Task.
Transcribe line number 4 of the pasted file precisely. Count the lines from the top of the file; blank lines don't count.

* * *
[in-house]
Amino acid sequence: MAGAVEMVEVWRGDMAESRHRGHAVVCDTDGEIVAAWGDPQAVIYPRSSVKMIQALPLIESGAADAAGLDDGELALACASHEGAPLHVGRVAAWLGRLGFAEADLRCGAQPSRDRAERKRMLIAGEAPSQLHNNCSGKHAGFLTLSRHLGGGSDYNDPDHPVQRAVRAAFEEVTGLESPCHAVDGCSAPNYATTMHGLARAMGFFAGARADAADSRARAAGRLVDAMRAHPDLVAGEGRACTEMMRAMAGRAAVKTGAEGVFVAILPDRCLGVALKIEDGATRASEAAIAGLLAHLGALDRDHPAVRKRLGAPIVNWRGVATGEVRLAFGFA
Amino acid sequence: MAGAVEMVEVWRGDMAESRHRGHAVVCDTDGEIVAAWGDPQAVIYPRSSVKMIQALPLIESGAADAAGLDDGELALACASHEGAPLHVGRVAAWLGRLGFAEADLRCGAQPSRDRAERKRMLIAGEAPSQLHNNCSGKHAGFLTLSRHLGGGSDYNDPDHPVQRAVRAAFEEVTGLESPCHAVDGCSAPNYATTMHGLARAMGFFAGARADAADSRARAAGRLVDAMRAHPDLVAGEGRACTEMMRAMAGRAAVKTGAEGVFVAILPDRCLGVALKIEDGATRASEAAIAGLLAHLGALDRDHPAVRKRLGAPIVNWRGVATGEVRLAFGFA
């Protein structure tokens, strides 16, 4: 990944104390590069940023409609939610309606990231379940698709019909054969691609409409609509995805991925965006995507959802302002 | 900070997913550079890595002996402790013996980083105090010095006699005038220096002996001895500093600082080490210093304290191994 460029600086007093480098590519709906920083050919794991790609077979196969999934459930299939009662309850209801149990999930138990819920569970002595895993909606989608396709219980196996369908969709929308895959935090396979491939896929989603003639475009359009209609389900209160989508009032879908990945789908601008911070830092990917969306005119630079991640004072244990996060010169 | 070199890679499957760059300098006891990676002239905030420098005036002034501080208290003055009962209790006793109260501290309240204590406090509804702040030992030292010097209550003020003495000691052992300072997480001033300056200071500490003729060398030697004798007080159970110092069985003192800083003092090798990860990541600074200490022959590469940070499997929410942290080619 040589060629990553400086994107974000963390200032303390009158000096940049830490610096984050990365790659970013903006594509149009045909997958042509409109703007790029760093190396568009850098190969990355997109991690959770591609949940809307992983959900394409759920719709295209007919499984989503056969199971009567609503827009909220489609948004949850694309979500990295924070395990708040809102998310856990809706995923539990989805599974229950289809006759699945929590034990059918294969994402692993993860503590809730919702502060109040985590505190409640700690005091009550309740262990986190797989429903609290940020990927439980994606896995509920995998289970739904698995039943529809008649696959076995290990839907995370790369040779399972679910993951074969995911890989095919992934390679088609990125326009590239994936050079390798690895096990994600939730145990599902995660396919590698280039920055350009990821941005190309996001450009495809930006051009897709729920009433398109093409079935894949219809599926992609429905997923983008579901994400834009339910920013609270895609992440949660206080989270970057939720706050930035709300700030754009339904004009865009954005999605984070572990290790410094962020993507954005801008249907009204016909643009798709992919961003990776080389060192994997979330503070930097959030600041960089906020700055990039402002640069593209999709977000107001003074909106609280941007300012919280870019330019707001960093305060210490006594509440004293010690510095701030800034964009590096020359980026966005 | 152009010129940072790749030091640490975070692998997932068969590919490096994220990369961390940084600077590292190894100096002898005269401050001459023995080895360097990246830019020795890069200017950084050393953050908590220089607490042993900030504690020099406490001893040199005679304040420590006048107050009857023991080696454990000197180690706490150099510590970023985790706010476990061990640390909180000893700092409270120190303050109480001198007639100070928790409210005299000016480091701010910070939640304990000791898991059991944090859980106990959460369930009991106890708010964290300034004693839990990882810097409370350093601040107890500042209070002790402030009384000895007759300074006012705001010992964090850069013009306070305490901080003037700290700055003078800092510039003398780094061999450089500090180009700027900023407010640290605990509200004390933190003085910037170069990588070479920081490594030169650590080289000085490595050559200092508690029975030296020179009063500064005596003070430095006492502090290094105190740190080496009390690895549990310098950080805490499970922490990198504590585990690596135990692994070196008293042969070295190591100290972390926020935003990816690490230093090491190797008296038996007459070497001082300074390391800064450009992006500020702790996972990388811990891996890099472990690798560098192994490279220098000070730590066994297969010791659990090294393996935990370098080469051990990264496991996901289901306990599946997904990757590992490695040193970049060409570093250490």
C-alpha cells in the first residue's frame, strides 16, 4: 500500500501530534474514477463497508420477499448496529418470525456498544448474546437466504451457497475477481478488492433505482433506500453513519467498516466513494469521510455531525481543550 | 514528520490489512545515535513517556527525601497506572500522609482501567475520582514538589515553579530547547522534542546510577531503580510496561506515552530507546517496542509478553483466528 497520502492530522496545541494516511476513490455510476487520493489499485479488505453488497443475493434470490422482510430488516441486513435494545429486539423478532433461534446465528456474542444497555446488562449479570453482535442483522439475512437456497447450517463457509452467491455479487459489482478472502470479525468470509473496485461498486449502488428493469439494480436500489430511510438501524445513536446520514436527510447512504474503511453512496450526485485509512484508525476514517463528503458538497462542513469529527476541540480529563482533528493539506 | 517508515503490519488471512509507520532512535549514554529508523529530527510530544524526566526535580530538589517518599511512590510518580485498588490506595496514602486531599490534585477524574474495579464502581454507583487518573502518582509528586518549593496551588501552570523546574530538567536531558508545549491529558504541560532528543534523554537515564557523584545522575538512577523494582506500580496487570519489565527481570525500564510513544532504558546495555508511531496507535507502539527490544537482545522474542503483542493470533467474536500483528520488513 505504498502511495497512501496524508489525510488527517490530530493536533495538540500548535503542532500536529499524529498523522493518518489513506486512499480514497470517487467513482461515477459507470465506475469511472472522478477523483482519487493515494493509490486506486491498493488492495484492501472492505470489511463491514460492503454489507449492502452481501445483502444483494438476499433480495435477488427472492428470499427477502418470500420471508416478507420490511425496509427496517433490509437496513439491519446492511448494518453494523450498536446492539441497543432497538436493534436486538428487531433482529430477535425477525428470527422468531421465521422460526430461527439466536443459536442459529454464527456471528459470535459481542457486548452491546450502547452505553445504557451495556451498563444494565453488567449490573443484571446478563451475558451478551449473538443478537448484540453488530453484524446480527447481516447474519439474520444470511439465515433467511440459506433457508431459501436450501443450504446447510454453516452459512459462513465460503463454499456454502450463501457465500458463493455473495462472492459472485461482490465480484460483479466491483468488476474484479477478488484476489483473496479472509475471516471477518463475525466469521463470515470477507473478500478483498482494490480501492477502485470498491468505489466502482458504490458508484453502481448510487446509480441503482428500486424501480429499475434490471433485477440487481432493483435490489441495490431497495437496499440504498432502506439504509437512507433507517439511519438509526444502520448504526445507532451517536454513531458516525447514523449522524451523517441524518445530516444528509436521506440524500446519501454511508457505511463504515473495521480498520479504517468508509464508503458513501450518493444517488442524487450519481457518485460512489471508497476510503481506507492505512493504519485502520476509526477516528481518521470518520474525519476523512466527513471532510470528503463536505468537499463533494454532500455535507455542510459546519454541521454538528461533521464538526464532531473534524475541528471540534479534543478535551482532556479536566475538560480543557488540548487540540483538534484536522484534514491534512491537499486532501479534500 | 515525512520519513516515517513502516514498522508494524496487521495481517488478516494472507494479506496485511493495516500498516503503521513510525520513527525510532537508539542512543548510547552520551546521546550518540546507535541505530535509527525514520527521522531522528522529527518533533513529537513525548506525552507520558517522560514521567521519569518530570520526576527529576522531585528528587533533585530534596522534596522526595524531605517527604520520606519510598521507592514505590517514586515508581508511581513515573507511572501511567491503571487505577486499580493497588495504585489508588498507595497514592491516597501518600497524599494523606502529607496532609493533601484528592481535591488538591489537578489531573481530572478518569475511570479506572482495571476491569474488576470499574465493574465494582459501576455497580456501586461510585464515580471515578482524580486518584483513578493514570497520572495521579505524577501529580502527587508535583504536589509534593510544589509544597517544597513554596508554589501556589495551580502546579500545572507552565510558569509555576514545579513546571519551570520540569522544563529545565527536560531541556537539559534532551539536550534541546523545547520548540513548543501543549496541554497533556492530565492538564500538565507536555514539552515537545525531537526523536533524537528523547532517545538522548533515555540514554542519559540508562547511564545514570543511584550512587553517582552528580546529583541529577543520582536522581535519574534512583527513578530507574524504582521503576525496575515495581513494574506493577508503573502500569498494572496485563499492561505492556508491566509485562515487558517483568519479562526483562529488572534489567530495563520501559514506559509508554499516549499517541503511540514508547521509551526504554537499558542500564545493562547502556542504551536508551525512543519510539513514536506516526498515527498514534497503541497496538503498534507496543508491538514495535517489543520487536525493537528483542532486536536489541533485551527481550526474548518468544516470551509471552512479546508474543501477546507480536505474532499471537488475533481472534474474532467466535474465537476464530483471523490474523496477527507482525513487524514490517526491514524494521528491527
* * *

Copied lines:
């Protein structure tokens, strides 16, 4: 990944104390590069940023409609939610309606990231379940698709019909054969691609409409609509995805991925965006995507959802302002 | 900070997913550079890595002996402790013996980083105090010095006699005038220096002996001895500093600082080490210093304290191994 460029600086007093480098590519709906920083050919794991790609077979196969999934459930299939009662309850209801149990999930138990819920569970002595895993909606989608396709219980196996369908969709929308895959935090396979491939896929989603003639475009359009209609389900209160989508009032879908990945789908601008911070830092990917969306005119630079991640004072244990996060010169 | 070199890679499957760059300098006891990676002239905030420098005036002034501080208290003055009962209790006793109260501290309240204590406090509804702040030992030292010097209550003020003495000691052992300072997480001033300056200071500490003729060398030697004798007080159970110092069985003192800083003092090798990860990541600074200490022959590469940070499997929410942290080619 040589060629990553400086994107974000963390200032303390009158000096940049830490610096984050990365790659970013903006594509149009045909997958042509409109703007790029760093190396568009850098190969990355997109991690959770591609949940809307992983959900394409759920719709295209007919499984989503056969199971009567609503827009909220489609948004949850694309979500990295924070395990708040809102998310856990809706995923539990989805599974229950289809006759699945929590034990059918294969994402692993993860503590809730919702502060109040985590505190409640700690005091009550309740262990986190797989429903609290940020990927439980994606896995509920995998289970739904698995039943529809008649696959076995290990839907995370790369040779399972679910993951074969995911890989095919992934390679088609990125326009590239994936050079390798690895096990994600939730145990599902995660396919590698280039920055350009990821941005190309996001450009495809930006051009897709729920009433398109093409079935894949219809599926992609429905997923983008579901994400834009339910920013609270895609992440949660206080989270970057939720706050930035709300700030754009339904004009865009954005999605984070572990290790410094962020993507954005801008249907009204016909643009798709992919961003990776080389060192994997979330503070930097959030600041960089906020700055990039402002640069593209999709977000107001003074909106609280941007300012919280870019330019707001960093305060210490006594509440004293010690510095701030800034964009590096020359980026966005 | 152009010129940072790749030091640490975070692998997932068969590919490096994220990369961390940084600077590292190894100096002898005269401050001459023995080895360097990246830019020795890069200017950084050393953050908590220089607490042993900030504690020099406490001893040199005679304040420590006048107050009857023991080696454990000197180690706490150099510590970023985790706010476990061990640390909180000893700092409270120190303050109480001198007639100070928790409210005299000016480091701010910070939640304990000791898991059991944090859980106990959460369930009991106890708010964290300034004693839990990882810097409370350093601040107890500042209070002790402030009384000895007759300074006012705001010992964090850069013009306070305490901080003037700290700055003078800092510039003398780094061999450089500090180009700027900023407010640290605990509200004390933190003085910037170069990588070479920081490594030169650590080289000085490595050559200092508690029975030296020179009063500064005596003070430095006492502090290094105190740190080496009390690895549990310098950080805490499970922490990198504590585990690596135990692994070196008293042969070295190591100290972390926020935003990816690490230093090491190797008296038996007459070497001082300074390391800064450009992006500020702790996972990388811990891996890099472990690798560098192994490279220098000070730590066994297969010791659990090294393996935990370098080469051990990264496991996901289901306990599946997904990757590992490695040193970049060409570093250490």